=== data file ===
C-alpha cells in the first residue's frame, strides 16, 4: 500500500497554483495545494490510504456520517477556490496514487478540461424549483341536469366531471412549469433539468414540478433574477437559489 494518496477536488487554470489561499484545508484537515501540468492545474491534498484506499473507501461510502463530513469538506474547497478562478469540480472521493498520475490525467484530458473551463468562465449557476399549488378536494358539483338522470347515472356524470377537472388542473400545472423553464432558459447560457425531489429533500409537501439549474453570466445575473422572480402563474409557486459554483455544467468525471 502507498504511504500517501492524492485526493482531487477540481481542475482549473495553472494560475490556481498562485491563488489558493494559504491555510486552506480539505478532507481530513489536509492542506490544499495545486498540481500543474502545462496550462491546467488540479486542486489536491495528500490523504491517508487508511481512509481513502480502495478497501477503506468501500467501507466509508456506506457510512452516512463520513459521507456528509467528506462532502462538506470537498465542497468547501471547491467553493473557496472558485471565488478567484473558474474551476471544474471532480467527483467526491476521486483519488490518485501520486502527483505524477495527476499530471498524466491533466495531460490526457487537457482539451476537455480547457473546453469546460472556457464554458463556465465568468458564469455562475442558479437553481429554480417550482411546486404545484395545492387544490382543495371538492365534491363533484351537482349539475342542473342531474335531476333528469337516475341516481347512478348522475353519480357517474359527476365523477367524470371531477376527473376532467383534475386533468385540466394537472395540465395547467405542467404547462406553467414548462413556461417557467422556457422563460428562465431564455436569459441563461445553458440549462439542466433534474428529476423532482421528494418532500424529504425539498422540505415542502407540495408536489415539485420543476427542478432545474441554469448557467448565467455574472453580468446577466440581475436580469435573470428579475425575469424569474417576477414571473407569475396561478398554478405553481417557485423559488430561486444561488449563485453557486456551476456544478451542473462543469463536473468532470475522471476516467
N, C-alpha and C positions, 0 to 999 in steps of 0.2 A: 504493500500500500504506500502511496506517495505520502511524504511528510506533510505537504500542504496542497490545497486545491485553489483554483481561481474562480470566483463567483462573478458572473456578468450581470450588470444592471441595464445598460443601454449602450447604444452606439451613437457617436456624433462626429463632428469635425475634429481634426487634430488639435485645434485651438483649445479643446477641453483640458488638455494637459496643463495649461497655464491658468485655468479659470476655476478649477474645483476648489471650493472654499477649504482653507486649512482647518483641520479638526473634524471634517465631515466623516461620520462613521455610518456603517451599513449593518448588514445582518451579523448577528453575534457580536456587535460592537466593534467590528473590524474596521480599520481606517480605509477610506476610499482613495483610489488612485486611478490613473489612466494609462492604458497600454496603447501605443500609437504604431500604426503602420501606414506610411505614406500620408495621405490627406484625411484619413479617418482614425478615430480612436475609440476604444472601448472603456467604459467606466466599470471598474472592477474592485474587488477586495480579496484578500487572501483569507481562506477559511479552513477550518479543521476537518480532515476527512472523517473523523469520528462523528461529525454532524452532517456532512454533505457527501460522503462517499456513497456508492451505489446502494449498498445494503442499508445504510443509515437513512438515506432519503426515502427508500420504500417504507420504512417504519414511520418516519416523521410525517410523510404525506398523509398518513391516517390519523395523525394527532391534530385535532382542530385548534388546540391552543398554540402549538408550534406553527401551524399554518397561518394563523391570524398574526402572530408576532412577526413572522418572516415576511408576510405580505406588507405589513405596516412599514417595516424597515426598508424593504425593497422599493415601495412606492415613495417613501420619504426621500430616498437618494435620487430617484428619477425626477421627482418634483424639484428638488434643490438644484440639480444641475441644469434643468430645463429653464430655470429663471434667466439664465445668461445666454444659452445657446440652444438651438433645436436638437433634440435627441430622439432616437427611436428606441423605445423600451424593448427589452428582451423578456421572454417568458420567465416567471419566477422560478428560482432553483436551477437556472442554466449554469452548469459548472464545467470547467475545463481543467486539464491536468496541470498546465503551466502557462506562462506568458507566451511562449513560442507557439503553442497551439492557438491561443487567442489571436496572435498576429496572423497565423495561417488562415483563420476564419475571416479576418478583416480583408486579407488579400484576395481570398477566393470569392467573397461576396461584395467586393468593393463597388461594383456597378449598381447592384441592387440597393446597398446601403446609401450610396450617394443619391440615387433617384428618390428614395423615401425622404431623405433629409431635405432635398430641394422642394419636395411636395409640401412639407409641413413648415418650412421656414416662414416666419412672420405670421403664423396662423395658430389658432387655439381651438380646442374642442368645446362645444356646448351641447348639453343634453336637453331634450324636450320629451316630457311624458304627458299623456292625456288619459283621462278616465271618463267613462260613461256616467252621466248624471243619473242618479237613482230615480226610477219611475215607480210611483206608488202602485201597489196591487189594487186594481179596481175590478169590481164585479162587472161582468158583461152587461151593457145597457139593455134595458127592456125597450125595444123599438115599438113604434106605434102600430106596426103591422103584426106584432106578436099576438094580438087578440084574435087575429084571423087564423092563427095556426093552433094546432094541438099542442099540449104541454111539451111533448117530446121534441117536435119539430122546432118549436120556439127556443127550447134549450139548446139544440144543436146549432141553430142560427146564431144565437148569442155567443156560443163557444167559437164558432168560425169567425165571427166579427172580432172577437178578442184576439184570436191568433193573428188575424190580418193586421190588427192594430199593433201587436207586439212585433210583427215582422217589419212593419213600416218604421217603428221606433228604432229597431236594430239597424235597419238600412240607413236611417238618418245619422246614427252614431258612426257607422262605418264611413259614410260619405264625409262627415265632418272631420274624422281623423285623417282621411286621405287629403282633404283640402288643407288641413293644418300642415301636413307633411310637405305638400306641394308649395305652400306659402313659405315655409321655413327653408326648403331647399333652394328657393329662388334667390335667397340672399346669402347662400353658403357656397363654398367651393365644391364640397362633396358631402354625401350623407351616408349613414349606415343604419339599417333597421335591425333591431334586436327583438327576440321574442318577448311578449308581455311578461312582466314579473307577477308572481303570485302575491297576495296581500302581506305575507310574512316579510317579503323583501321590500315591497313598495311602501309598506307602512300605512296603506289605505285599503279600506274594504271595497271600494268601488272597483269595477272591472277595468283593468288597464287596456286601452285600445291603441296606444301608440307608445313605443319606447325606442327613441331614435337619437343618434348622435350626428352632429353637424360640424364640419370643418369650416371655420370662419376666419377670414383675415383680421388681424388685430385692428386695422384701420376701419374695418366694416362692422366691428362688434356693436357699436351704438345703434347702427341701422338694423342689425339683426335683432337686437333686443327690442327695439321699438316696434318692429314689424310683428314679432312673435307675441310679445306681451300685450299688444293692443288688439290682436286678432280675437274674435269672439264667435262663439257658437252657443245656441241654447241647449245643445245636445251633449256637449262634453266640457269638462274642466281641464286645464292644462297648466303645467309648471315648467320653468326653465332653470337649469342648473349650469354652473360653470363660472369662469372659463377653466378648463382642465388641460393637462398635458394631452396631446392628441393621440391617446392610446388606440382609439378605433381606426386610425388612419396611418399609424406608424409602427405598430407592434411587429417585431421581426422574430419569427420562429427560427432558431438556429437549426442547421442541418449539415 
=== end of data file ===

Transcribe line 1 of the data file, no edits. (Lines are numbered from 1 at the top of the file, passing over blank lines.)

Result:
C-alpha cells in the first residue's frame, strides 16, 4: 500500500497554483495545494490510504456520517477556490496514487478540461424549483341536469366531471412549469433539468414540478433574477437559489 494518496477536488487554470489561499484545508484537515501540468492545474491534498484506499473507501461510502463530513469538506474547497478562478469540480472521493498520475490525467484530458473551463468562465449557476399549488378536494358539483338522470347515472356524470377537472388542473400545472423553464432558459447560457425531489429533500409537501439549474453570466445575473422572480402563474409557486459554483455544467468525471 502507498504511504500517501492524492485526493482531487477540481481542475482549473495553472494560475490556481498562485491563488489558493494559504491555510486552506480539505478532507481530513489536509492542506490544499495545486498540481500543474502545462496550462491546467488540479486542486489536491495528500490523504491517508487508511481512509481513502480502495478497501477503506468501500467501507466509508456506506457510512452516512463520513459521507456528509467528506462532502462538506470537498465542497468547501471547491467553493473557496472558485471565488478567484473558474474551476471544474471532480467527483467526491476521486483519488490518485501520486502527483505524477495527476499530471498524466491533466495531460490526457487537457482539451476537455480547457473546453469546460472556457464554458463556465465568468458564469455562475442558479437553481429554480417550482411546486404545484395545492387544490382543495371538492365534491363533484351537482349539475342542473342531474335531476333528469337516475341516481347512478348522475353519480357517474359527476365523477367524470371531477376527473376532467383534475386533468385540466394537472395540465395547467405542467404547462406553467414548462413556461417557467422556457422563460428562465431564455436569459441563461445553458440549462439542466433534474428529476423532482421528494418532500424529504425539498422540505415542502407540495408536489415539485420543476427542478432545474441554469448557467448565467455574472453580468446577466440581475436580469435573470428579475425575469424569474417576477414571473407569475396561478398554478405553481417557485423559488430561486444561488449563485453557486456551476456544478451542473462543469463536473468532470475522471476516467